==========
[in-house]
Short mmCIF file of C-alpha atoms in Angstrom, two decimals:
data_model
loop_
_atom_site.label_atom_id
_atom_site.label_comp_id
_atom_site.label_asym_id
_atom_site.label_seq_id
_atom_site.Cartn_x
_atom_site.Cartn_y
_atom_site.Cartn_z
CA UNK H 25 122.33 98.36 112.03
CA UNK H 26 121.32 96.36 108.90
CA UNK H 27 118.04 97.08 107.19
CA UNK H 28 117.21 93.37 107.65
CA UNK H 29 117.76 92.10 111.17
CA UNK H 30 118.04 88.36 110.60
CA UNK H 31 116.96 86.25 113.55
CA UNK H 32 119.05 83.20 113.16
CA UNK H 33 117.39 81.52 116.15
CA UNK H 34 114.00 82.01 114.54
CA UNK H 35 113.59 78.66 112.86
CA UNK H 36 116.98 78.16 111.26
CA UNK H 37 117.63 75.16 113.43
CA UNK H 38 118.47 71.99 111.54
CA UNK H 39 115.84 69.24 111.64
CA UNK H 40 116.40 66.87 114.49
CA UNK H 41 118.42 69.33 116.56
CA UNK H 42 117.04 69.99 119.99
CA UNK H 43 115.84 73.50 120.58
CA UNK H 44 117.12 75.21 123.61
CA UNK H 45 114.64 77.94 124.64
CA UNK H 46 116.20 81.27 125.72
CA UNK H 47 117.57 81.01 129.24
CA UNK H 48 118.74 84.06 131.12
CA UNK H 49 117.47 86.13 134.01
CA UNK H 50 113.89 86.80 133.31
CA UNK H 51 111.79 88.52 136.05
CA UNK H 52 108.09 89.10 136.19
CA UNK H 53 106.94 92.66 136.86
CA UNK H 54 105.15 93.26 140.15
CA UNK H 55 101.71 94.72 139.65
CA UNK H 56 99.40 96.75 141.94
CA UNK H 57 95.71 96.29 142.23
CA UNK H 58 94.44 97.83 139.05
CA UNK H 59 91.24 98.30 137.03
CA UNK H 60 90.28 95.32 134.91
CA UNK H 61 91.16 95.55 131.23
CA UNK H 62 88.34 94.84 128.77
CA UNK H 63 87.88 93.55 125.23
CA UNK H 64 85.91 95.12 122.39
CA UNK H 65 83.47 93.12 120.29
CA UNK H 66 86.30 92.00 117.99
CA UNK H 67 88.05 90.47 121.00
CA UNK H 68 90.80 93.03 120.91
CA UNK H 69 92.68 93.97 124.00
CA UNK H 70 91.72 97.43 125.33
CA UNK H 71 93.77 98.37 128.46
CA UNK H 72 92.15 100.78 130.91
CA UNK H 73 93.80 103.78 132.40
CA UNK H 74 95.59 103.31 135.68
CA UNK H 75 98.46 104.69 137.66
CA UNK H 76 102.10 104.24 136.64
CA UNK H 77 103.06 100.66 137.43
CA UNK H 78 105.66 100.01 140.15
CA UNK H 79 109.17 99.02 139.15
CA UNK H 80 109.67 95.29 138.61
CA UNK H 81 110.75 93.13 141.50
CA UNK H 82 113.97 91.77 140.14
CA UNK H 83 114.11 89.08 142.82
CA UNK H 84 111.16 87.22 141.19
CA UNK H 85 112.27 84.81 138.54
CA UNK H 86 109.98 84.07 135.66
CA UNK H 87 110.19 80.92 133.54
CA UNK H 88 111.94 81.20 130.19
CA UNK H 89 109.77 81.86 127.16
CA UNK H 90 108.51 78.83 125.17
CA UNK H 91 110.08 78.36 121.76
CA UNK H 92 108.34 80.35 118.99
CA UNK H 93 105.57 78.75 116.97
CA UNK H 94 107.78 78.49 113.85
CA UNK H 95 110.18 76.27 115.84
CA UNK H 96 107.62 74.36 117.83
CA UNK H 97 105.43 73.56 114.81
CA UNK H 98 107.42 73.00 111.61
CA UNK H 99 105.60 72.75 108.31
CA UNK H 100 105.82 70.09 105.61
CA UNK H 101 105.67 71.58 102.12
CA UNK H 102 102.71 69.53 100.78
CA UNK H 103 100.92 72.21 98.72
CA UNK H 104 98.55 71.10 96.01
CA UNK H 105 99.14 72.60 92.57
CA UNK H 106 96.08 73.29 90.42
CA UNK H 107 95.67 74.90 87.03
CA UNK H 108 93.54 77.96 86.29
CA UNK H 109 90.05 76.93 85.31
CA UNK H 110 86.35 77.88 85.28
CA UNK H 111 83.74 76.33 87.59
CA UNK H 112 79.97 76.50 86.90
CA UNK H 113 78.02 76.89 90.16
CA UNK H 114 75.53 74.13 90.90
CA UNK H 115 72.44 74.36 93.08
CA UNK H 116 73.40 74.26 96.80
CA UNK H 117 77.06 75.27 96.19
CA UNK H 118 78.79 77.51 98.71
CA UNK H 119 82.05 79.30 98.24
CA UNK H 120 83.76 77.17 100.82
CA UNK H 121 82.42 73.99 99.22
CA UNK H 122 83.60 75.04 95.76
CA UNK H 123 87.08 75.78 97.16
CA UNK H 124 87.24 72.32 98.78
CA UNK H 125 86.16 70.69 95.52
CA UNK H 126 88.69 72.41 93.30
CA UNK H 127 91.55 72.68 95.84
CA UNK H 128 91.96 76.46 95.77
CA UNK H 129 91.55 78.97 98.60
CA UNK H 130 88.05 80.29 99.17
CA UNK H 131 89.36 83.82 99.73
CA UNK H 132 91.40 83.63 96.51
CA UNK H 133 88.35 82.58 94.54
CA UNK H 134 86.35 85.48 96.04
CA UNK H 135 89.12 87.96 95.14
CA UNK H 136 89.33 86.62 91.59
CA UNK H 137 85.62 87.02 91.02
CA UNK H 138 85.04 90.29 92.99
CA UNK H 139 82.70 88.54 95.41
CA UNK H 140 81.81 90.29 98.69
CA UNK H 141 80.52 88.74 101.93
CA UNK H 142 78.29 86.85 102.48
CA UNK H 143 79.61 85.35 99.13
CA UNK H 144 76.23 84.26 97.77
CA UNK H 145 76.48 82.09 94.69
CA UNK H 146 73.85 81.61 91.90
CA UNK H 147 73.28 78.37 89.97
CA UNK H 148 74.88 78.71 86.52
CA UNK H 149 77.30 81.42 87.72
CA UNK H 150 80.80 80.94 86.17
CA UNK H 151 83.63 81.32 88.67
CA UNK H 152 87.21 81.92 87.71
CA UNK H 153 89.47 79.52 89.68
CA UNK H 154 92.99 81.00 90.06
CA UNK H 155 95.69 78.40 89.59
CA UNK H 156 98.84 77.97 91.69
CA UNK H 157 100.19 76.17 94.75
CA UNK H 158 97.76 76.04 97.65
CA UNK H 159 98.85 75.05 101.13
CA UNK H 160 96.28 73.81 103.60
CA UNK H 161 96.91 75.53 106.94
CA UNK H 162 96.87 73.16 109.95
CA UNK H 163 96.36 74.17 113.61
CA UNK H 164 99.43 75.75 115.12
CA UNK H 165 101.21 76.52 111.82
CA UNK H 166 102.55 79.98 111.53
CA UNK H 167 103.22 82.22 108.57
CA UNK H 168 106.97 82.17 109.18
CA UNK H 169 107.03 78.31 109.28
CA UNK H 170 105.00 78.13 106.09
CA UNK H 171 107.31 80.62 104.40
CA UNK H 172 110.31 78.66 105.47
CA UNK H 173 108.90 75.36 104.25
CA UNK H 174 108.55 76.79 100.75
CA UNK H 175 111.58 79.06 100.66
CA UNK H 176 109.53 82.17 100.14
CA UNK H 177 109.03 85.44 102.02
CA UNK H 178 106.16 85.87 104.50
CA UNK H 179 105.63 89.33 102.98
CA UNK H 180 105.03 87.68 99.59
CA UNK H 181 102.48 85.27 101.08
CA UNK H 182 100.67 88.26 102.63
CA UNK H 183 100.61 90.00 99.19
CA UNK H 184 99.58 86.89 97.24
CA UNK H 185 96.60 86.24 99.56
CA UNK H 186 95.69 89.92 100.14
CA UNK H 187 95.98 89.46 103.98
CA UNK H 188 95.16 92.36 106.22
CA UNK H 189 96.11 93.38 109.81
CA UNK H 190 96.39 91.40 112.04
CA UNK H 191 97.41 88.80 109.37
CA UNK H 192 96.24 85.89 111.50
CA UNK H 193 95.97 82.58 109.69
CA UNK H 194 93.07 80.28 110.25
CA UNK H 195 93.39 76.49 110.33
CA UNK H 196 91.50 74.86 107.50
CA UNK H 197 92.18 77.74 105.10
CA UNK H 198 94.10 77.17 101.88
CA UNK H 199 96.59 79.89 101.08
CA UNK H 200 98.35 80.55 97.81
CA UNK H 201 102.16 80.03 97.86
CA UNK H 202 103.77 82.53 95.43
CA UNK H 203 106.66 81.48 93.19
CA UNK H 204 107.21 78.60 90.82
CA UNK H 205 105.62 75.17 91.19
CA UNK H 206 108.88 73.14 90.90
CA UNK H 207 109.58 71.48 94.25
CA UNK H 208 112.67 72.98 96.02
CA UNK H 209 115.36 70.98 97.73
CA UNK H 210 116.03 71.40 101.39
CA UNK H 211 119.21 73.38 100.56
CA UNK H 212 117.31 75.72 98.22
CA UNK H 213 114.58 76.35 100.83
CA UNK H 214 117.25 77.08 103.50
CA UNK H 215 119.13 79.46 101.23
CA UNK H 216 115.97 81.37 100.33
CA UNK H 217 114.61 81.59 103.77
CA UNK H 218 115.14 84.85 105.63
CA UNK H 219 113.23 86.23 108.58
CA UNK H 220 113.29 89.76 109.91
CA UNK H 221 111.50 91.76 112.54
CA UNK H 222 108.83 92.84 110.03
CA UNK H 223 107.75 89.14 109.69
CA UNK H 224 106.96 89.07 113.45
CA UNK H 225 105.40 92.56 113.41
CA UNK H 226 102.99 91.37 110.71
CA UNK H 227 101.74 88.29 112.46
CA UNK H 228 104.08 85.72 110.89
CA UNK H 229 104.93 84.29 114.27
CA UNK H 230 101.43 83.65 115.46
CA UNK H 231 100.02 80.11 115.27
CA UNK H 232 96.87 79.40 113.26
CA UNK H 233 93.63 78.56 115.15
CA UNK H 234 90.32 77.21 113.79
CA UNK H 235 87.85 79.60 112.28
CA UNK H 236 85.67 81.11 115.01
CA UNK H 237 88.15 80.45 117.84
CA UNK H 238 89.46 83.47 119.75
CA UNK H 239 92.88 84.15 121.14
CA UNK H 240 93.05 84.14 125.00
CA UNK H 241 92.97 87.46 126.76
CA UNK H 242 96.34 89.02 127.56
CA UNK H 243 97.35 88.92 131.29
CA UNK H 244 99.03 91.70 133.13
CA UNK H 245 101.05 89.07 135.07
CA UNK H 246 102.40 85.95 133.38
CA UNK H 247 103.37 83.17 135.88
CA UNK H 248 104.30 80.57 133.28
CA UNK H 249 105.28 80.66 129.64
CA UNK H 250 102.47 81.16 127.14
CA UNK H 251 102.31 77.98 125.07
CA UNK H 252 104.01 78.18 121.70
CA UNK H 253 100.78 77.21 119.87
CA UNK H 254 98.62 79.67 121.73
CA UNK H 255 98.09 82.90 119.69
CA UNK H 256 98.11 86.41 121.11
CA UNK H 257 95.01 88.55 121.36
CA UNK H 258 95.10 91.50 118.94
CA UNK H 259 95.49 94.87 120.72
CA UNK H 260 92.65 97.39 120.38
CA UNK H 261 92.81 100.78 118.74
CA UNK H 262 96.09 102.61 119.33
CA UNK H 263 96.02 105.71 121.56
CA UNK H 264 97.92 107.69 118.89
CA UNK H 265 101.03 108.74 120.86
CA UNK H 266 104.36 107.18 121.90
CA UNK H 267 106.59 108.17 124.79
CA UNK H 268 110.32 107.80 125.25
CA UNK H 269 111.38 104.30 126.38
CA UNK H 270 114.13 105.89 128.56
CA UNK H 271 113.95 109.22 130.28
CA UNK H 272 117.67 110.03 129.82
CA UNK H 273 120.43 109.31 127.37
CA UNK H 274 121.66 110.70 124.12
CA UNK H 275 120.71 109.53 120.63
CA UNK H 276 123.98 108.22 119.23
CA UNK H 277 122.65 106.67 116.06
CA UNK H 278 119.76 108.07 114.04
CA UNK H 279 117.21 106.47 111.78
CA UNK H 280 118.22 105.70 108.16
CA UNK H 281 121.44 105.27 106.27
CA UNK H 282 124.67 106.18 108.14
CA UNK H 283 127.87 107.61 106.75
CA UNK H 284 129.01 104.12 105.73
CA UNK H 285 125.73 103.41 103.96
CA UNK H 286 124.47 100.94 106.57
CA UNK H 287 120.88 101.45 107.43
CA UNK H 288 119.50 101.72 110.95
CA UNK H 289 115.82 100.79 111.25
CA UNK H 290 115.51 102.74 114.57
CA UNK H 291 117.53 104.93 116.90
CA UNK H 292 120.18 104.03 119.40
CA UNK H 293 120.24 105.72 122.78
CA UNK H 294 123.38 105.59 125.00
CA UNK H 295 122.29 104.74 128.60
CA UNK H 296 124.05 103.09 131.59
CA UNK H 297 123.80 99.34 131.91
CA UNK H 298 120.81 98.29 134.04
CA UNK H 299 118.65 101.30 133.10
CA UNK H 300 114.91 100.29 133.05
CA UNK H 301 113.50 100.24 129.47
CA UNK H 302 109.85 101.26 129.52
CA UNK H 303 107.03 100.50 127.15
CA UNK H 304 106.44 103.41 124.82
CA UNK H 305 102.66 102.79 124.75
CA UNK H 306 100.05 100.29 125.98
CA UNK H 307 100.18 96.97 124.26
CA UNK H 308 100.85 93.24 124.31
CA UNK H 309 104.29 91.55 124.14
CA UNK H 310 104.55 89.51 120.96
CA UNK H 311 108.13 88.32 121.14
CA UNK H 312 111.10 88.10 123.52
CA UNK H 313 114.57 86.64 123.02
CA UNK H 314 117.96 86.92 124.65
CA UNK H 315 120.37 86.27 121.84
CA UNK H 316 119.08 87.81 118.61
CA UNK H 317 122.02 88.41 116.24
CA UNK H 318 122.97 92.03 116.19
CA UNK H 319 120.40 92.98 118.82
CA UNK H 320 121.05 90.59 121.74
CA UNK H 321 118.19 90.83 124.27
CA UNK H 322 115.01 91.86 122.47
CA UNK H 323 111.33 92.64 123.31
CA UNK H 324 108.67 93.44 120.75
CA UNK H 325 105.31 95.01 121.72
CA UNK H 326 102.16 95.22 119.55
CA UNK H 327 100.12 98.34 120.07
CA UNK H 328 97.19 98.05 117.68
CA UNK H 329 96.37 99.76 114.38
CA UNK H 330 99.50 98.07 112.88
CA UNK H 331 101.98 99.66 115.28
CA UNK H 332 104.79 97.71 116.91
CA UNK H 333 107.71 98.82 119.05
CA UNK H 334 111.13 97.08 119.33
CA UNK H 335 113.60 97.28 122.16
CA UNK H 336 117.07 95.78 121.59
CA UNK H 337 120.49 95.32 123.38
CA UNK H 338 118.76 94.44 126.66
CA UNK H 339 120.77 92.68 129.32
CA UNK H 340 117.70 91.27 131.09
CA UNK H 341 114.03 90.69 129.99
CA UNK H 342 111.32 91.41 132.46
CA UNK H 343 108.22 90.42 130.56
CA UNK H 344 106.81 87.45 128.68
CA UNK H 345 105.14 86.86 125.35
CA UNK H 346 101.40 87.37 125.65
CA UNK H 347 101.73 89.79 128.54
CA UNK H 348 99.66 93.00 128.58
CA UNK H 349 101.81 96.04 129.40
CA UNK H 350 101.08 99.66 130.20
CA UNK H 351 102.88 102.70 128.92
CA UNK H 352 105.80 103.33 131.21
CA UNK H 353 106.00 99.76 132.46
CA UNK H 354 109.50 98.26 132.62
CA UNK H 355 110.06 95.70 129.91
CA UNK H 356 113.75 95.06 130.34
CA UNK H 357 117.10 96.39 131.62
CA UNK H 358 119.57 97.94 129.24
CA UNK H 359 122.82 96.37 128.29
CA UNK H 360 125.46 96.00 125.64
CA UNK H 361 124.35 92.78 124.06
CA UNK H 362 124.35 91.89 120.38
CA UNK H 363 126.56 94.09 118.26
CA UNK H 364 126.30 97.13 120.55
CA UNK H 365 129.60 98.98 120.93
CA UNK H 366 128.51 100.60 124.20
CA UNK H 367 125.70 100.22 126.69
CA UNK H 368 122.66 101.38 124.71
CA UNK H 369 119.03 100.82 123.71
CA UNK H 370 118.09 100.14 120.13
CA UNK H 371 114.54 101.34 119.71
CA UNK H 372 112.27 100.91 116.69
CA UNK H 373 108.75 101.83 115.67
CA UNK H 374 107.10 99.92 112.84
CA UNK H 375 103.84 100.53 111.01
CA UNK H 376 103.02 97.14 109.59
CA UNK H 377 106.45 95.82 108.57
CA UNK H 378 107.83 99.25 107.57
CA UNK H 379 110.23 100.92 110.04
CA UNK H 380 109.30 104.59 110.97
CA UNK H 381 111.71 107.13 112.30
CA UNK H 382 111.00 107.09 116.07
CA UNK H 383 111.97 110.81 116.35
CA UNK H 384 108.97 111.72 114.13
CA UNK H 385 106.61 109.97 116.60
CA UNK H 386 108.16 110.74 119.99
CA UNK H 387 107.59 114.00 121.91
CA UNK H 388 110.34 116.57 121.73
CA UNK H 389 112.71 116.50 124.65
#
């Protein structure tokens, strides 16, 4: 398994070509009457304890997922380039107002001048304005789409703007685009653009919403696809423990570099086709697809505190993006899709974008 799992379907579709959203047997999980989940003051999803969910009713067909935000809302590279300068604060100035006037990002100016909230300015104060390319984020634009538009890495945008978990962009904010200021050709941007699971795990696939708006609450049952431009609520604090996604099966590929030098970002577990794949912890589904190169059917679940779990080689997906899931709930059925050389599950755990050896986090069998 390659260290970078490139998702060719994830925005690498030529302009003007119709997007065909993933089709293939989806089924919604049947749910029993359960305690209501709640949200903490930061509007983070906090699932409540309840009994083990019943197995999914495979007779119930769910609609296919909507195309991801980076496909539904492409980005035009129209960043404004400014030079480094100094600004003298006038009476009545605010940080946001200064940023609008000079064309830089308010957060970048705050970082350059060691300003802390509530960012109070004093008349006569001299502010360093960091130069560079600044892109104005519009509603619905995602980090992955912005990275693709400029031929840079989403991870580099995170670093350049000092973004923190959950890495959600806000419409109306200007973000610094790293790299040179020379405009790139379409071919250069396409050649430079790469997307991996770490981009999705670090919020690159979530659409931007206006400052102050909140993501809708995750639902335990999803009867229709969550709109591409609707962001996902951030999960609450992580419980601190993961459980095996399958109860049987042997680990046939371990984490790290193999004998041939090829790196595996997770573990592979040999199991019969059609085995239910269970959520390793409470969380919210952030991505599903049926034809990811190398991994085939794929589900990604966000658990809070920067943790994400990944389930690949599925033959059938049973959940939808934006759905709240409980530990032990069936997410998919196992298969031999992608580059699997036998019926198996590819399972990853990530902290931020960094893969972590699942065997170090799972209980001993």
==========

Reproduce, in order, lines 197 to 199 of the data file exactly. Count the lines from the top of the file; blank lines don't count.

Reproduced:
CA UNK H 210 116.03 71.40 101.39
CA UNK H 211 119.21 73.38 100.56
CA UNK H 212 117.31 75.72 98.22